When we think of practicing with a handgun, we often think of spending time at the gun range. Unfortunately, we don't all live close to a range, nor can we afford the costs of daily practice (ammunition, range fees, transportation, etc.).

Fortunately there is a way we can practice that is both affordable and effective.

We are talking about dry fire practice.

Dry firing is the practice of "firing" a firearm without ammunition. Please refer to your owners manual in order to determine if it is safe to dry fire your handgun.

There are three areas of concern that can be addressed in a dry fire session.

  1. Stance and hold control
  2. Sight alignment and picture
  3. Trigger manipulation

Being able to master all of these increases your accuracy.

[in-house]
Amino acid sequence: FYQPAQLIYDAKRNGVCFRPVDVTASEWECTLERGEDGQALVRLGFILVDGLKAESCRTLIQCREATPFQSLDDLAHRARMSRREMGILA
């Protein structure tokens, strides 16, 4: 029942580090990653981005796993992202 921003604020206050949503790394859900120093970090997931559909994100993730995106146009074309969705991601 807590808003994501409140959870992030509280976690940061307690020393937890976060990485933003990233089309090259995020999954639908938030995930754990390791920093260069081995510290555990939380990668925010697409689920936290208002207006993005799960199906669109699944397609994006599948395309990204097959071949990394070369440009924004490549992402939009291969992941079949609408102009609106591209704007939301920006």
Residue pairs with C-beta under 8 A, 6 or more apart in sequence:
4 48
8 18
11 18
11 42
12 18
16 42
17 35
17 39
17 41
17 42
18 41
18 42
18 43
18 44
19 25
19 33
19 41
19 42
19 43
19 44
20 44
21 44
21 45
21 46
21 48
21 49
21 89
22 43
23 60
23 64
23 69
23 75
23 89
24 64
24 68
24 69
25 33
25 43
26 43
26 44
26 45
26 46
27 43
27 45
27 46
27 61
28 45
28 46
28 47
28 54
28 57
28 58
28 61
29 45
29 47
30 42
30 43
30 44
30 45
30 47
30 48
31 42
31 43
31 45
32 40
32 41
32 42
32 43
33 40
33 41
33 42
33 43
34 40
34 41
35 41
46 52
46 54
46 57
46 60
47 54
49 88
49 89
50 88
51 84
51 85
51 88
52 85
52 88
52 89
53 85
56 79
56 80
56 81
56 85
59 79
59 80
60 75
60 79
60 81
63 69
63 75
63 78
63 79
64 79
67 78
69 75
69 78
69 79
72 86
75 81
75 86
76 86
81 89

We're not going to go over the mechanics of each of the areas, but we will talk about how we can objectively measure our progress on them.

But before we begin, let's discuss dry fire safety. Obviously, the handgun must be empty.

Empty it, check it, check it, and check it again. Take any ammunition out of the room and when you come back, check again to make sure the handgun is empty.

Now, how do we measure the effectiveness of our practice.

First we obtain a laser cartridge insert from LaserLyte or some other company. Amazon and Ebay are full of these.

This allows us to see the impact point because when the firing pin hits the back of the insert, it causes the laser to fire.

Now we need a way to receive feedback on our accuracy.

LaserLyte has a whole slew of target options or we can use something more advanced (but very inexpensive).

If you own a computer and a webcam we'd suggest the Laser Activated Shot Reporter.

You can not only see your shots, but you can record the session for study.

By investing in a little bit of technology, you can vastly improve your marksmanship is a very short time.